“I know whose rump I’d like to start with,” Harrison whispered as he eyed Patty. He was fully bald in a sexy Rock-kind of way, and quite handsome. But Patty had a real thing for hair.

Roger theatrically swept his arm toward the conference room door. “Everyone, I’d like to introduce you to Theodore Gaston.”

Blood began to pound in Alice’s ears, her neck, her head. No way. The red-headed guy from last night’s surprise snowmageddon walked through the door in a charcoal gray suit and blue tie.

Patty sat up straighter.  But if Alice could have faded into the upholstery of her chair, she’d have done it. A crushing flood of memories swamped her. She’s kissed this guy last night.

Roger held out a handshake to Theodore. “Good to see you again.” He turned to the staff. “Many of you met him last night but given it was my birthday…”

Jesus, keep reminding us already.

“…I told him to stick to just getting to know you. No work talk.”

Theodore wrested his hand free, nodded once, and then scanned the room. Alice did her level best to hide behind Patty but since her friend was thin as a pencil, Theodore easily caught her gaze.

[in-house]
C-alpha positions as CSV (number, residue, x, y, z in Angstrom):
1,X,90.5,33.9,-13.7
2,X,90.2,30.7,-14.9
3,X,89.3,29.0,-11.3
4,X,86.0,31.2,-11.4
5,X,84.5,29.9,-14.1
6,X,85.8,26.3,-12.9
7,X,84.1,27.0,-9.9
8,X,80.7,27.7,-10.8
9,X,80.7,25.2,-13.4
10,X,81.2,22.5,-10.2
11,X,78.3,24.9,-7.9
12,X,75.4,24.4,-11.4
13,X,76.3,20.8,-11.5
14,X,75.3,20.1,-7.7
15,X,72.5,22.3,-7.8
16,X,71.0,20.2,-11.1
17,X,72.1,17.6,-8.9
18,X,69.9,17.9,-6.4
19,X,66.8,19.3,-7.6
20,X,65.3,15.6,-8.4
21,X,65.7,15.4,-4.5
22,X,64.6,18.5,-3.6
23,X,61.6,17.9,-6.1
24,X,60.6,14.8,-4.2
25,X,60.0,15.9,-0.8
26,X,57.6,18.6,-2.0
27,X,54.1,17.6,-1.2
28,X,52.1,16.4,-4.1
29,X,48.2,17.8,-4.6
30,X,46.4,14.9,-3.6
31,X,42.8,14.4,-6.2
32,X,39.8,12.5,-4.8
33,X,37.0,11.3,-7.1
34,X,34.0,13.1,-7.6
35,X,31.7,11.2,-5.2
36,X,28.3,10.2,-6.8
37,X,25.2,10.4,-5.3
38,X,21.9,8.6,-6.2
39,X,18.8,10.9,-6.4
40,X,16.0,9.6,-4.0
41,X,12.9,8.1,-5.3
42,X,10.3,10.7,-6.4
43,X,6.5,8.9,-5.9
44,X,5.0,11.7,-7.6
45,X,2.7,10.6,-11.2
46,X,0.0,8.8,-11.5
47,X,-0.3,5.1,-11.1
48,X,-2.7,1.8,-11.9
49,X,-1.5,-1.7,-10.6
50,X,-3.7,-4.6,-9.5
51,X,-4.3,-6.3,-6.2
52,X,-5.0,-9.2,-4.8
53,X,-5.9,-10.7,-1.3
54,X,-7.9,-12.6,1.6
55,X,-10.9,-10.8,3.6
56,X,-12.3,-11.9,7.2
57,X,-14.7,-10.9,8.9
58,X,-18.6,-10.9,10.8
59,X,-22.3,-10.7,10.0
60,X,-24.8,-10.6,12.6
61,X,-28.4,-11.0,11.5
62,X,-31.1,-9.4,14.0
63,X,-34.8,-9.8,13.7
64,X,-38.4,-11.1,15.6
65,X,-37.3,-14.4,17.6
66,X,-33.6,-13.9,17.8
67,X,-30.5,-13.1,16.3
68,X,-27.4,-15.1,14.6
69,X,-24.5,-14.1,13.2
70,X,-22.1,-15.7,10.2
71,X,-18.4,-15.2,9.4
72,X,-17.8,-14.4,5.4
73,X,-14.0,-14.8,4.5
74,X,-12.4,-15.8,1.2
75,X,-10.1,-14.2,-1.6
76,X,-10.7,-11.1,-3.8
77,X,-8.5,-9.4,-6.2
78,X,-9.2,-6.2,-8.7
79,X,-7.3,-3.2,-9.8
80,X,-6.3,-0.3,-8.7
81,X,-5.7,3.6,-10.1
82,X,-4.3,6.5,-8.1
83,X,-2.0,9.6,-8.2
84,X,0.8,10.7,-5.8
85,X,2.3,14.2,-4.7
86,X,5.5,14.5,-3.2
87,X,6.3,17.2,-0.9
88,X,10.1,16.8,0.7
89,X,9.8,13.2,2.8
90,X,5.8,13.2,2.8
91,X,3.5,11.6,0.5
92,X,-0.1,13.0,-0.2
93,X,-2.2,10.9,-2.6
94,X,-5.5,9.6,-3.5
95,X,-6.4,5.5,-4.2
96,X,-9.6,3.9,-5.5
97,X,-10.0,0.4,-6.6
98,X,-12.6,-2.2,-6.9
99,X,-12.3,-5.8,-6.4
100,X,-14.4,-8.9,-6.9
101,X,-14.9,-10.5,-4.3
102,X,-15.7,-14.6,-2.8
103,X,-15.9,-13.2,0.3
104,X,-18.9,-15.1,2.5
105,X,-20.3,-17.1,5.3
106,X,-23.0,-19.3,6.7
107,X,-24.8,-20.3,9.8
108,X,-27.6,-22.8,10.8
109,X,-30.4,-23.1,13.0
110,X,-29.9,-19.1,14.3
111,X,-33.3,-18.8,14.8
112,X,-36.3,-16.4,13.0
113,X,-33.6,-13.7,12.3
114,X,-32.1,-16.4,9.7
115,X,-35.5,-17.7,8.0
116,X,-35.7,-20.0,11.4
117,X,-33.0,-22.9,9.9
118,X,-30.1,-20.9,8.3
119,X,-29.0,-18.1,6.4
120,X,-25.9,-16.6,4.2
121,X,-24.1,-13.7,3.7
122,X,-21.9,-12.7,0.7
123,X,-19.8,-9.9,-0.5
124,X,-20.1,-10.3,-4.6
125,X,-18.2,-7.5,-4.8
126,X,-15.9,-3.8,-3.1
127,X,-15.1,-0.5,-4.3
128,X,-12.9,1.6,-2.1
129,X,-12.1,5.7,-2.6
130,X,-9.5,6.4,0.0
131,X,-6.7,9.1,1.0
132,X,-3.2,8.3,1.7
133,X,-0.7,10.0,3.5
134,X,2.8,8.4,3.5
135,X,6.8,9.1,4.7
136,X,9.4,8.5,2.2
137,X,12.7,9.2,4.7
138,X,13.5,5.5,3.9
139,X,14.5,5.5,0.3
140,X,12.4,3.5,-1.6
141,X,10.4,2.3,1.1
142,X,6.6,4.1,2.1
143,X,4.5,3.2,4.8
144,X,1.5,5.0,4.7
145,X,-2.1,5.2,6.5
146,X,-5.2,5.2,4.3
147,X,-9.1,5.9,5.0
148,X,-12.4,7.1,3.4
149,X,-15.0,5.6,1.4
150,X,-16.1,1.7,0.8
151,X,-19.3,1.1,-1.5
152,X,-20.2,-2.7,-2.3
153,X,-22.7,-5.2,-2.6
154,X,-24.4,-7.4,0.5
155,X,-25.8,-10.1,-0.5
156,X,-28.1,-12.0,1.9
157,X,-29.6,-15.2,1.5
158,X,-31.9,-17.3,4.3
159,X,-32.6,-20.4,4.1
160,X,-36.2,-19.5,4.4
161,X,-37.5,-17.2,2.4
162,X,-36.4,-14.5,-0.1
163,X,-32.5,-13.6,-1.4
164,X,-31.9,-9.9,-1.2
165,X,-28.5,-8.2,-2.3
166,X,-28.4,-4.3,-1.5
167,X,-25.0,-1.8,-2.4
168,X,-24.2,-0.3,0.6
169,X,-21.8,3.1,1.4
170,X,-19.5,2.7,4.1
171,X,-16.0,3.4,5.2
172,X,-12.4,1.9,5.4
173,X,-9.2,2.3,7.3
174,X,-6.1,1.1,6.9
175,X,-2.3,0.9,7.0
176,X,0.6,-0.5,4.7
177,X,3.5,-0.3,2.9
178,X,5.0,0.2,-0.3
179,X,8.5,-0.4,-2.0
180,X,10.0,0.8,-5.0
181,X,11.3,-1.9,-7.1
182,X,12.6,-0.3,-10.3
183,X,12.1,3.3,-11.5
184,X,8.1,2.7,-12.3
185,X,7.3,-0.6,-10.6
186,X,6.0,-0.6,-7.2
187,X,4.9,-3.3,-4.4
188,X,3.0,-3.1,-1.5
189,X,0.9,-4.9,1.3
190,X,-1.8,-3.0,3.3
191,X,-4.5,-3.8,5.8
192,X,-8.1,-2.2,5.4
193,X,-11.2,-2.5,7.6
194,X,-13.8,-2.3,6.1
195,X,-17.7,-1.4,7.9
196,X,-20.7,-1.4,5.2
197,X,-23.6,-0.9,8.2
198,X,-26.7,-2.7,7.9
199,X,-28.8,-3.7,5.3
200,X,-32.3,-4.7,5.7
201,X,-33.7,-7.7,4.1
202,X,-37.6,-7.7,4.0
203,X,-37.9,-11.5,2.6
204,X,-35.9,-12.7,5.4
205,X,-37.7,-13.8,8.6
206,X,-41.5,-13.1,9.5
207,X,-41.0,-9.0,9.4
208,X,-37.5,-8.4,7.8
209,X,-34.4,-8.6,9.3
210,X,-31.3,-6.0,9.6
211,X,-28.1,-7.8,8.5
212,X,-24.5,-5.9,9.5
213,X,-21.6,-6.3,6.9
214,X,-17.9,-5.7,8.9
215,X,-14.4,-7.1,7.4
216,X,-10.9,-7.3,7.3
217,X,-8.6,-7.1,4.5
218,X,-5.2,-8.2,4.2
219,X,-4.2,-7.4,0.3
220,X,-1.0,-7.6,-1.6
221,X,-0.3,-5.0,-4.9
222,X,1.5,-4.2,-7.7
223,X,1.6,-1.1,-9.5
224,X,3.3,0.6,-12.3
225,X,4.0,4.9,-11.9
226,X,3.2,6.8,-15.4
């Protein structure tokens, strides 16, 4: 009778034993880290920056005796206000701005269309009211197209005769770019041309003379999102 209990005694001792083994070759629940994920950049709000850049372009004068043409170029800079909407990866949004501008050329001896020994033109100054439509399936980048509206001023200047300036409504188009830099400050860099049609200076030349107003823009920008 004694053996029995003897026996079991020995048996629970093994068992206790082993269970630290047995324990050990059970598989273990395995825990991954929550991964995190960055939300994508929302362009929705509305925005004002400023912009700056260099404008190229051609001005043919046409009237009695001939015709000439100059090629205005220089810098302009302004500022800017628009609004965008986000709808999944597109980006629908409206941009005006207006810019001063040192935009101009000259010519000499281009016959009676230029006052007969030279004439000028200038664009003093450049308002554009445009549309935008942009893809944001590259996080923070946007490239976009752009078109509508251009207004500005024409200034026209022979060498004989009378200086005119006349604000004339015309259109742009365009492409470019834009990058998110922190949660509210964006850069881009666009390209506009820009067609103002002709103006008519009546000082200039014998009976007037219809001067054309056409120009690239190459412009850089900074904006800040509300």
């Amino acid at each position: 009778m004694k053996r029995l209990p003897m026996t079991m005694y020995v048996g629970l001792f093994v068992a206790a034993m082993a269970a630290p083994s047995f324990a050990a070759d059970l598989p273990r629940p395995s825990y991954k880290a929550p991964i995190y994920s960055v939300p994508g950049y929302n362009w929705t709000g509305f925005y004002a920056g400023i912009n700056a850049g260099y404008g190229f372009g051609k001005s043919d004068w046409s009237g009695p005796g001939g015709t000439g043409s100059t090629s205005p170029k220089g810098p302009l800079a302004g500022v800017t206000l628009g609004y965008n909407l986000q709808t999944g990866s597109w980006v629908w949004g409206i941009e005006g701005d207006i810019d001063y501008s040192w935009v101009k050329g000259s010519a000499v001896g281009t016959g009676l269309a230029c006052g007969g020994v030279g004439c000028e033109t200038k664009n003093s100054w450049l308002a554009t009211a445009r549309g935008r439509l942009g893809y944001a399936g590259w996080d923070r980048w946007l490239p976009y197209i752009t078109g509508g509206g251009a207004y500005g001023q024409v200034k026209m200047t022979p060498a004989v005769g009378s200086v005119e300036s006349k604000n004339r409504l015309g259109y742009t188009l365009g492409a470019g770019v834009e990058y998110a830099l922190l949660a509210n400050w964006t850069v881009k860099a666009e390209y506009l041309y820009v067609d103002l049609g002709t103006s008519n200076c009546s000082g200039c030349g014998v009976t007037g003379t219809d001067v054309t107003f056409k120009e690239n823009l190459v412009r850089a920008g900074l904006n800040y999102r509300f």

One side of his mouth lifted. The man was amused? A buzzing began in Alice’s low belly and snaked its way up her spine. So this is what shame felt like.

She dipped her chin, assessed her manicure. God, she hated her life right now.

“Thank you, Mr. Rubenstein. Good day, Edison Tech,” he said in a far deeper voice than she recalled.

And Mr. Rubenstein? No one called Roger that.

A chorus of “hi’s” and “hello’s” sounded, mostly female. She risked a glance up. He still stared at her.

“As Mr. Rubenstein stated, I’m Theodore Gaston. And I want to start out by saying, I know I’m not your favorite person already.”

A few titters sounded.

Theodore began to walk around the conference table. “Mr. Rubenstein thought it best to keep everyone out of the loop until it was time.”

Oh, they’d been out of the loop alright. Though last night, she almost had been very, very much in the loop – the nude one.

“I’m not here to make your life miserable.” He stopped, stared at her once more.  “I’m here to make it better.”

A few of the sales guys visibly shifted, uncomfortable. They were always the first to get put on the chopping block.

Theodore resumed his walk. “Now I’d like to set up appointments with each of you. Just a deeper, get-to-know-you meeting. Learn about your relevant and important skills. No preparation needed.”

Three hands went up. All female again. Shocker. Because Alice was woman enough to admit Theodore was a hottie with those bluer-than-blue eyes and frame that can carry a woman around in the snow while never breaking a sweat.

He didn’t look like he only got five hours of sleep and drank too much. Oh, crap. She did, didn’t she? She hadn’t even put on make-up this morning, thinking it’d be an ordinary day of her computer screen seeing more of her than anything or anyone else.